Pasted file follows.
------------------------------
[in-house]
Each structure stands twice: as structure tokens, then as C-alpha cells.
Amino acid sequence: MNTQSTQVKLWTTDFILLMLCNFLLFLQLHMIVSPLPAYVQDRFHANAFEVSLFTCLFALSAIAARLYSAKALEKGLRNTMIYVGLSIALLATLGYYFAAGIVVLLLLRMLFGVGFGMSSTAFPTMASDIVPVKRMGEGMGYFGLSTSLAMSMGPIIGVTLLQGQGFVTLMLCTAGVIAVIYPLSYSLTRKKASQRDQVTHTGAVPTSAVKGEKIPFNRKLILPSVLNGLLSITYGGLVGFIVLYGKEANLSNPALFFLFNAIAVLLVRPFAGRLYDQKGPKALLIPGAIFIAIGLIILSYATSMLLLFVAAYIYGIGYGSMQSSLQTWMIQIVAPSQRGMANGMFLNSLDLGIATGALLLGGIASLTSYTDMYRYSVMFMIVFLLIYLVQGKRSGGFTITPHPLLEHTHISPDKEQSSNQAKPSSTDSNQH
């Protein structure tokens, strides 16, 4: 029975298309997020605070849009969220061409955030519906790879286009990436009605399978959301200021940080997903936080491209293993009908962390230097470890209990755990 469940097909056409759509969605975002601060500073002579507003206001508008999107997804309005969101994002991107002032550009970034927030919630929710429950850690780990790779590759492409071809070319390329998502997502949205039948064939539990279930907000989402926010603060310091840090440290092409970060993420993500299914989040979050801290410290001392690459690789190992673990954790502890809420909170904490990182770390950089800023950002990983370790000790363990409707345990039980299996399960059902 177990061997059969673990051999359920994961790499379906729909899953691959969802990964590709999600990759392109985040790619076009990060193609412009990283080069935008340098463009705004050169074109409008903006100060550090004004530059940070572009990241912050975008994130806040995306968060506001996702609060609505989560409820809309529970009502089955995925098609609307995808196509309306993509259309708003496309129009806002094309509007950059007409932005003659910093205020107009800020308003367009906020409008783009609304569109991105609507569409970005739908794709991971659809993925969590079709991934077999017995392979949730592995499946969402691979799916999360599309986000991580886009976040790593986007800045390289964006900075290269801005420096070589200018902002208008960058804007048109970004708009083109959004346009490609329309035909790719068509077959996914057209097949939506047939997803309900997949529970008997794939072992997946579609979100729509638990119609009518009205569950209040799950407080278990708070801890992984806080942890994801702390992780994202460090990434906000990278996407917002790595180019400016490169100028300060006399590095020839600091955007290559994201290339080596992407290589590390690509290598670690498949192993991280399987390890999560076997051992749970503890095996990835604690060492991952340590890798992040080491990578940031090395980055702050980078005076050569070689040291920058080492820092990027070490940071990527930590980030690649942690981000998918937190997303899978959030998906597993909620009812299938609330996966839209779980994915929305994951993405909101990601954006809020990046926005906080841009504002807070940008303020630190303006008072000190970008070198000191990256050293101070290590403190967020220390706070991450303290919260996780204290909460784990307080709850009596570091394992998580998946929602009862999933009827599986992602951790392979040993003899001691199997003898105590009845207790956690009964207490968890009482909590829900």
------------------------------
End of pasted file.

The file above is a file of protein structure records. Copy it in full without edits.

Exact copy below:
[in-house]
Each structure stands twice: as structure tokens, then as C-alpha cells.
Amino acid sequence: MNTQSTQVKLWTTDFILLMLCNFLLFLQLHMIVSPLPAYVQDRFHANAFEVSLFTCLFALSAIAARLYSAKALEKGLRNTMIYVGLSIALLATLGYYFAAGIVVLLLLRMLFGVGFGMSSTAFPTMASDIVPVKRMGEGMGYFGLSTSLAMSMGPIIGVTLLQGQGFVTLMLCTAGVIAVIYPLSYSLTRKKASQRDQVTHTGAVPTSAVKGEKIPFNRKLILPSVLNGLLSITYGGLVGFIVLYGKEANLSNPALFFLFNAIAVLLVRPFAGRLYDQKGPKALLIPGAIFIAIGLIILSYATSMLLLFVAAYIYGIGYGSMQSSLQTWMIQIVAPSQRGMANGMFLNSLDLGIATGALLLGGIASLTSYTDMYRYSVMFMIVFLLIYLVQGKRSGGFTITPHPLLEHTHISPDKEQSSNQAKPSSTDSNQH
């Protein structure tokens, strides 16, 4: 029975298309997020605070849009969220061409955030519906790879286009990436009605399978959301200021940080997903936080491209293993009908962390230097470890209990755990 469940097909056409759509969605975002601060500073002579507003206001508008999107997804309005969101994002991107002032550009970034927030919630929710429950850690780990790779590759492409071809070319390329998502997502949205039948064939539990279930907000989402926010603060310091840090440290092409970060993420993500299914989040979050801290410290001392690459690789190992673990954790502890809420909170904490990182770390950089800023950002990983370790000790363990409707345990039980299996399960059902 177990061997059969673990051999359920994961790499379906729909899953691959969802990964590709999600990759392109985040790619076009990060193609412009990283080069935008340098463009705004050169074109409008903006100060550090004004530059940070572009990241912050975008994130806040995306968060506001996702609060609505989560409820809309529970009502089955995925098609609307995808196509309306993509259309708003496309129009806002094309509007950059007409932005003659910093205020107009800020308003367009906020409008783009609304569109991105609507569409970005739908794709991971659809993925969590079709991934077999017995392979949730592995499946969402691979799916999360599309986000991580886009976040790593986007800045390289964006900075290269801005420096070589200018902002208008960058804007048109970004708009083109959004346009490609329309035909790719068509077959996914057209097949939506047939997803309900997949529970008997794939072992997946579609979100729509638990119609009518009205569950209040799950407080278990708070801890992984806080942890994801702390992780994202460090990434906000990278996407917002790595180019400016490169100028300060006399590095020839600091955007290559994201290339080596992407290589590390690509290598670690498949192993991280399987390890999560076997051992749970503890095996990835604690060492991952340590890798992040080491990578940031090395980055702050980078005076050569070689040291920058080492820092990027070490940071990527930590980030690649942690981000998918937190997303899978959030998906597993909620009812299938609330996966839209779980994915929305994951993405909101990601954006809020990046926005906080841009504002807070940008303020630190303006008072000190970008070198000191990256050293101070290590403190967020220390706070991450303290919260996780204290909460784990307080709850009596570091394992998580998946929602009862999933009827599986992602951790392979040993003899001691199997003898105590009845207790956690009964207490968890009482909590829900």